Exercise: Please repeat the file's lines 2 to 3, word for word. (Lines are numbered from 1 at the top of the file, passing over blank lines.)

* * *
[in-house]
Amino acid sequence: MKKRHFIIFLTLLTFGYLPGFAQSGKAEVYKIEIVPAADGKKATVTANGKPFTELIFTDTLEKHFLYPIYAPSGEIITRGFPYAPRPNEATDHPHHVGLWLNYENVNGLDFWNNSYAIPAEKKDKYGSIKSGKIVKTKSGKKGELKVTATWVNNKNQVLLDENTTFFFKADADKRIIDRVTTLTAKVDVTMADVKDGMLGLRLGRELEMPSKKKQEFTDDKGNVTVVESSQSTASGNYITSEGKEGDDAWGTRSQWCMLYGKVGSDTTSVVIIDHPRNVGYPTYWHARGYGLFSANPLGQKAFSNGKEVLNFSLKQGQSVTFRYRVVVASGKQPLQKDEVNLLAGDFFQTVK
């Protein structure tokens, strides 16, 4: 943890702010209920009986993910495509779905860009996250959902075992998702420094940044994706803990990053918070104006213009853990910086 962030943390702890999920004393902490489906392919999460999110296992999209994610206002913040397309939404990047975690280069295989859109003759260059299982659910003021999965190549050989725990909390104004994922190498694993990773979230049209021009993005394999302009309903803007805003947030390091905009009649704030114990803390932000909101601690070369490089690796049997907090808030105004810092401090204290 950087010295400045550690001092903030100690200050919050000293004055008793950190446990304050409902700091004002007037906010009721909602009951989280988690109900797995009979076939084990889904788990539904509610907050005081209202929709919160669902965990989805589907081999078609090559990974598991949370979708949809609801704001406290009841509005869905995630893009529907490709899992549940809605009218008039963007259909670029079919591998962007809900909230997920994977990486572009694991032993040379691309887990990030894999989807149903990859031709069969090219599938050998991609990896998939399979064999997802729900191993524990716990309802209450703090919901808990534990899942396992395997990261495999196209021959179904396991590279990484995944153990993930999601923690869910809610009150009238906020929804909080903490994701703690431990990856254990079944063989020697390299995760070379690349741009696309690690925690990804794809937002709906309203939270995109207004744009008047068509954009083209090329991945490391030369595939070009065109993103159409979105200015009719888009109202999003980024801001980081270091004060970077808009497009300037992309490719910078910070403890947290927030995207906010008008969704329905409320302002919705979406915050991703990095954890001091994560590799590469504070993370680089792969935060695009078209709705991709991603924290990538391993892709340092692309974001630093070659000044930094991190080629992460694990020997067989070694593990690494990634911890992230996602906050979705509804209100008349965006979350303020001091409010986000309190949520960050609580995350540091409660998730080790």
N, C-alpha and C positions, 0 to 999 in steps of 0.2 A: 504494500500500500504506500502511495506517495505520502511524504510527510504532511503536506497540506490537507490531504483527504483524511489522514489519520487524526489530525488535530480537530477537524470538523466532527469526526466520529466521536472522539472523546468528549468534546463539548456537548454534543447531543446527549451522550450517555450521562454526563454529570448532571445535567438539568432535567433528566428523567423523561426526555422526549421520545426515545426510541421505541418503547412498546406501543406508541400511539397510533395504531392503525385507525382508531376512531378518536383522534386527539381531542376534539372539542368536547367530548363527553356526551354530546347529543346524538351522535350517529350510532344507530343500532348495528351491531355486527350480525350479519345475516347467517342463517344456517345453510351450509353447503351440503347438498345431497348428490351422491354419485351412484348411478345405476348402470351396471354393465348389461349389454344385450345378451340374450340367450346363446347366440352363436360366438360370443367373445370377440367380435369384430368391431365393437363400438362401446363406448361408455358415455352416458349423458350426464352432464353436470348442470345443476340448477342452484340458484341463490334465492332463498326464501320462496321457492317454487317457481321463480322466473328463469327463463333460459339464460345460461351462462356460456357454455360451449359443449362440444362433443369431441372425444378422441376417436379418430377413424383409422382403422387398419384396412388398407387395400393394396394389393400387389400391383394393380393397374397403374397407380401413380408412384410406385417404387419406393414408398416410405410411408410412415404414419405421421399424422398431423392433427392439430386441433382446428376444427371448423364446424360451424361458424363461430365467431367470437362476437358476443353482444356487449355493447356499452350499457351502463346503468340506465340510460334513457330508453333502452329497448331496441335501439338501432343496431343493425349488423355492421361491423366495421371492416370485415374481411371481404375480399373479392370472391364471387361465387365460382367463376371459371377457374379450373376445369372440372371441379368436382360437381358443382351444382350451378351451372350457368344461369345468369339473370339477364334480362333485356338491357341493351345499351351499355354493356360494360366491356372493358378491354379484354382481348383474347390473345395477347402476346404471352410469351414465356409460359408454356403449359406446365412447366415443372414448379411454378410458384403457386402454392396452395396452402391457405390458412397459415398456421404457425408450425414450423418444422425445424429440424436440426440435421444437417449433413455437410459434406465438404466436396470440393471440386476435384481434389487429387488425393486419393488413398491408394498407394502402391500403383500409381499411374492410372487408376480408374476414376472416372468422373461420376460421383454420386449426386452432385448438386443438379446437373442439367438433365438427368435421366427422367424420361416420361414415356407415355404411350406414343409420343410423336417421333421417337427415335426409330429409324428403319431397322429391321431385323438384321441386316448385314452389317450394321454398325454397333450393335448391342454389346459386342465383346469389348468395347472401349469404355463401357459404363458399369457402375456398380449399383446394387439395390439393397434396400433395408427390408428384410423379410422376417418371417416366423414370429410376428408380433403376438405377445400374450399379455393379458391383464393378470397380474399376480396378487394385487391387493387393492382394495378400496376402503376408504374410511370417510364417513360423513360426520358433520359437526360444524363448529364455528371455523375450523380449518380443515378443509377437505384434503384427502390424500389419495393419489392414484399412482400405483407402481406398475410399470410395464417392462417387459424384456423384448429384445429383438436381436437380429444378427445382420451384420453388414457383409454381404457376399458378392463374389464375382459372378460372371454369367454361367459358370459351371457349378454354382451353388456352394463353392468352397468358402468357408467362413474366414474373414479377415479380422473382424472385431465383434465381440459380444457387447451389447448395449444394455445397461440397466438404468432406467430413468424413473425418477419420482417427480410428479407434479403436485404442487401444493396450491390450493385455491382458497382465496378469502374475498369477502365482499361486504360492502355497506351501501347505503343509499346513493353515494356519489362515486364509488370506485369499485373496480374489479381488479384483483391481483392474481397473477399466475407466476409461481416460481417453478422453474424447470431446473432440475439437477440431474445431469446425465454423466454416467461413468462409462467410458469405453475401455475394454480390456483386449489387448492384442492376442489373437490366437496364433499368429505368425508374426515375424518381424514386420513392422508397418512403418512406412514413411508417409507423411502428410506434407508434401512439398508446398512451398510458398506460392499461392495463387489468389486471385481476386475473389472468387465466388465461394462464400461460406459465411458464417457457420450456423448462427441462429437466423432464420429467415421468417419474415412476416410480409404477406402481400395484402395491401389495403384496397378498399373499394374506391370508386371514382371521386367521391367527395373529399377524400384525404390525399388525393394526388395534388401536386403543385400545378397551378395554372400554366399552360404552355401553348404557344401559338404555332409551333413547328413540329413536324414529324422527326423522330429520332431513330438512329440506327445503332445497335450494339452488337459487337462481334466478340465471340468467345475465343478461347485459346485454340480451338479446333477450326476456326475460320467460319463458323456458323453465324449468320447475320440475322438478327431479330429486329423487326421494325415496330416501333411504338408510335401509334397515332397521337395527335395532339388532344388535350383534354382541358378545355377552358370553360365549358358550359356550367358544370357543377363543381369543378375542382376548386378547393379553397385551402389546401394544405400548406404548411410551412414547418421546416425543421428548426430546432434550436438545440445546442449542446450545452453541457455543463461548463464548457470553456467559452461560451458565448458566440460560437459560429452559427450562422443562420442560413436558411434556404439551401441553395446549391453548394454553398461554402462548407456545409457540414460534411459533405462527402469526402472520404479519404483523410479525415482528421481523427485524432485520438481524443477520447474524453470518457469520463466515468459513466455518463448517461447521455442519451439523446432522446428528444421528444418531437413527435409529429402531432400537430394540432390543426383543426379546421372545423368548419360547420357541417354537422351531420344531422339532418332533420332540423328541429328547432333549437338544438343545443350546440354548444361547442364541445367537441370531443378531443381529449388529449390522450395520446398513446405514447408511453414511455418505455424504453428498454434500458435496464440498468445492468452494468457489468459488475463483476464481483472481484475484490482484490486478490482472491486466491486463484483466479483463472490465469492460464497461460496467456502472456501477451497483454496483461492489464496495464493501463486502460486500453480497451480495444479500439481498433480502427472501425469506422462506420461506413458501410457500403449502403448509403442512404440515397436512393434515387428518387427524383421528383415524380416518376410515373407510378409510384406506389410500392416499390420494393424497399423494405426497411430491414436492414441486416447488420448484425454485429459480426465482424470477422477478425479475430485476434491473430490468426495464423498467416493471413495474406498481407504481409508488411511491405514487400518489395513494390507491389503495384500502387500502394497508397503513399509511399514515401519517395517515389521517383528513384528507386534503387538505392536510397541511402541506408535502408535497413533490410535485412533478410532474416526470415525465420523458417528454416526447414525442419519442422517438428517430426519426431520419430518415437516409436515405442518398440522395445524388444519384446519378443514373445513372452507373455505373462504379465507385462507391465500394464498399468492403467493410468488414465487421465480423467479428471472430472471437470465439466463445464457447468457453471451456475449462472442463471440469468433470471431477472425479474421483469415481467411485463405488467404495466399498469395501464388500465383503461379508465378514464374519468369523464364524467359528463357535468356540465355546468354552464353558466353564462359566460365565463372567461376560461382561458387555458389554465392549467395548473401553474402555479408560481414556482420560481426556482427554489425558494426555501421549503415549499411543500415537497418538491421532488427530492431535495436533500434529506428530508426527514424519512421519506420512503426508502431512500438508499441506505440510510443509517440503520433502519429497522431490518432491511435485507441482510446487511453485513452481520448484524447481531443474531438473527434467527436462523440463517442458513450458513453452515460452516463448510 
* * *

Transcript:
Amino acid sequence: MKKRHFIIFLTLLTFGYLPGFAQSGKAEVYKIEIVPAADGKKATVTANGKPFTELIFTDTLEKHFLYPIYAPSGEIITRGFPYAPRPNEATDHPHHVGLWLNYENVNGLDFWNNSYAIPAEKKDKYGSIKSGKIVKTKSGKKGELKVTATWVNNKNQVLLDENTTFFFKADADKRIIDRVTTLTAKVDVTMADVKDGMLGLRLGRELEMPSKKKQEFTDDKGNVTVVESSQSTASGNYITSEGKEGDDAWGTRSQWCMLYGKVGSDTTSVVIIDHPRNVGYPTYWHARGYGLFSANPLGQKAFSNGKEVLNFSLKQGQSVTFRYRVVVASGKQPLQKDEVNLLAGDFFQTVK
């Protein structure tokens, strides 16, 4: 943890702010209920009986993910495509779905860009996250959902075992998702420094940044994706803990990053918070104006213009853990910086 962030943390702890999920004393902490489906392919999460999110296992999209994610206002913040397309939404990047975690280069295989859109003759260059299982659910003021999965190549050989725990909390104004994922190498694993990773979230049209021009993005394999302009309903803007805003947030390091905009009649704030114990803390932000909101601690070369490089690796049997907090808030105004810092401090204290 950087010295400045550690001092903030100690200050919050000293004055008793950190446990304050409902700091004002007037906010009721909602009951989280988690109900797995009979076939084990889904788990539904509610907050005081209202929709919160669902965990989805589907081999078609090559990974598991949370979708949809609801704001406290009841509005869905995630893009529907490709899992549940809605009218008039963007259909670029079919591998962007809900909230997920994977990486572009694991032993040379691309887990990030894999989807149903990859031709069969090219599938050998991609990896998939399979064999997802729900191993524990716990309802209450703090919901808990534990899942396992395997990261495999196209021959179904396991590279990484995944153990993930999601923690869910809610009150009238906020929804909080903490994701703690431990990856254990079944063989020697390299995760070379690349741009696309690690925690990804794809937002709906309203939270995109207004744009008047068509954009083209090329991945490391030369595939070009065109993103159409979105200015009719888009109202999003980024801001980081270091004060970077808009497009300037992309490719910078910070403890947290927030995207906010008008969704329905409320302002919705979406915050991703990095954890001091994560590799590469504070993370680089792969935060695009078209709705991709991603924290990538391993892709340092692309974001630093070659000044930094991190080629992460694990020997067989070694593990690494990634911890992230996602906050979705509804209100008349965006979350303020001091409010986000309190949520960050609580995350540091409660998730080790």